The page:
The Generous Heart and Life of C.S. Lewis - page 3

 


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From the Summer 2013 issue of Knowing & Doing:  

The Generous Heart and Life of C.S. Lewis

by Joel S. Woodruff, Ed.D.
Vice President of Discipleship & Outreach, C.S. Lewis Institute

 
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  In A Severe Mercy, Sheldon Vanauken tells how while a student at Oxford, Lewis would eat dinner with him and his wife, Davy, engaging in rich conversation well into the night. Through Lewis’s mentoring influence and openness, both Sheldon and Davy eventually were pointed toward receiving Christ’s mercy and grace.6

Endlessly Generous

  Finally, Lewis both preached and practiced his deep conviction that he was to use his material wealth to serve the needs of others. He writes in Mere Christianity, “Christ says ‘Give me All. I don’t want so much of your time and so much of your money and so much of your work: I want You.’”7 Lewis understood this to mean that all of his life was to be surrendered to God including how he used the money and other resources that had been given to him. He also realized the dangers of materialism. He writes in The Screwtape Letters, “Prosperity knits a man to the world. He feels that he is finding his place in it, while really it is finding its place in him.”8
  As Lewis’s books became popular, large royalties poured in. Rather than upgrade his lifestyle, Lewis decided to maintain his current standard of living and give the rest away. As he got paid for The Screwtape Letters, which were published in The Guardian, he instructed the newspaper to send the royalties to a Clergy Widows fund. He did the same with the BBC when they sent money for his radio broadcasts. This generosity got him into some trouble, however, when, after having given the money away, he learned that he owed taxes on it. One of Lewis’s weaknesses was math and numbers. One of the fortunate circumstances of Lewis’s life was that as a war veteran he was exempt from taking Oxford’s math entrance exam; some propose that he may not have passed the test. This should be encouraging to those who struggle with math to know that one of the world’s most brilliant men also didn’t care for numbers.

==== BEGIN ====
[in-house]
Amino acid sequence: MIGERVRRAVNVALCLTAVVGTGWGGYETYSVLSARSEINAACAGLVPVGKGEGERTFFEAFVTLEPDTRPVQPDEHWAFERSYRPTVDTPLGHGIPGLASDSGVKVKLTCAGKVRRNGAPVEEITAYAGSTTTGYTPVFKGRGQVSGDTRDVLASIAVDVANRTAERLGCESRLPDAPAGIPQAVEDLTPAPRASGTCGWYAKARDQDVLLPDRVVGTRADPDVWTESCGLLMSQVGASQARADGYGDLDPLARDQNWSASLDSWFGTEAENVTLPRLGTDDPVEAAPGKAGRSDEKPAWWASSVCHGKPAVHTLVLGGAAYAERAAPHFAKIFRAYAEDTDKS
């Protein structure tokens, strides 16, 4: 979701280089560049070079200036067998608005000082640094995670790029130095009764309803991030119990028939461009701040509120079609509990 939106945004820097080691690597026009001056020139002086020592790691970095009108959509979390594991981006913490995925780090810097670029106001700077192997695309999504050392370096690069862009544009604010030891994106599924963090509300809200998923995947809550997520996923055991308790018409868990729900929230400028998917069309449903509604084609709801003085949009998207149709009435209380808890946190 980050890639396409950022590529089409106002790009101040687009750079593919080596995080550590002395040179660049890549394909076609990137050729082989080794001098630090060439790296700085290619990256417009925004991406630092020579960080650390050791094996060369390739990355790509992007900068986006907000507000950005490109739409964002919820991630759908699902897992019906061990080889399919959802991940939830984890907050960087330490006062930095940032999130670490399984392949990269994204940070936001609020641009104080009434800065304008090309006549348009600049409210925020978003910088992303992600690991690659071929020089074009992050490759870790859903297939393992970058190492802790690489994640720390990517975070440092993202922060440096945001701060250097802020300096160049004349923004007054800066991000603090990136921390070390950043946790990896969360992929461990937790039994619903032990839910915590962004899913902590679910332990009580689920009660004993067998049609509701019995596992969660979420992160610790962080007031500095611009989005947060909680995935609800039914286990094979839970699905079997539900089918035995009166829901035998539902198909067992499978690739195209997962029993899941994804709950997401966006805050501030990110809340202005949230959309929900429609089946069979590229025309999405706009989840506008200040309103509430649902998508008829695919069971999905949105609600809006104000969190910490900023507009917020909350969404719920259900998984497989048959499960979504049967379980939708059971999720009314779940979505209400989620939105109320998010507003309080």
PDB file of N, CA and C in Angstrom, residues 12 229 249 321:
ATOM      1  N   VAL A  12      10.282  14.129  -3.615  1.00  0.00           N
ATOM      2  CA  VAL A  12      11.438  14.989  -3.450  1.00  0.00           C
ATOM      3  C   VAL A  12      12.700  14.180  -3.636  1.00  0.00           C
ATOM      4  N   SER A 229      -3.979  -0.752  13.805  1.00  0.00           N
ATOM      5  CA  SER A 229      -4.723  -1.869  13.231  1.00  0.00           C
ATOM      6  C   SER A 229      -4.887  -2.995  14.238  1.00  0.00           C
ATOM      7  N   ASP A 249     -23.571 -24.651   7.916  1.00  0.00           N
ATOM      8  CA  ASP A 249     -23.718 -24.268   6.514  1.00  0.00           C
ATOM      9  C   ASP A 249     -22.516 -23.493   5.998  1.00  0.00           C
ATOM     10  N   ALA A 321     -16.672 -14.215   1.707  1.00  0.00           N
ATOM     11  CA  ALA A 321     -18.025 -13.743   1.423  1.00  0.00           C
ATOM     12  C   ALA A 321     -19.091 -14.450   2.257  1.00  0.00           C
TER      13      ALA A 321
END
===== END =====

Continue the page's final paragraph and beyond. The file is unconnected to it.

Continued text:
Fortunately for Lewis, his good friend and lawyer Owen Barfield set up a charitable trust for him called the Agape Fund. From then on, two-thirds of Lewis’s royalties were paid into the trust and distributed anonymously to many people, including those in poverty, clergy widows, seminary students, churches, and many other ministries. Lewis went to great lengths to ensure that his name would not be tied to any of the gifts. He detested the idea of conspicuous living, writing, “This must often be recognized as a temptation. Sometimes our pride also hinders our charity; we are tempted to spend more than we ought on the showy forms of generosity (tipping, hospitality) and less than we ought on those who really need our help.”9
  Lewis also took great joy in giving spontaneously and with fun. In a letter to an American, he wrote,

It will not bother me in the hour of death to reflect that I have been “had for a sucker” by any number of impostors; but it would be a torment to know that one had refused even one person in need . . . Another thing that annoys me is when people say “Why did you give that man money? He’ll probably go and drink it.” My reply is “But if I’d kept [it] I should probably have drunk it.”10

  This doesn’t mean that Lewis didn’t struggle with giving or worry about money. In fact, one of Lewis’s greatest fears was the idea of ending up in poverty. Following the writing of A Grief Observed, he became very worried about money. Hooper writes, Lewis “had spent so much over the last years that he now began keeping a minute account of his expenses.”11

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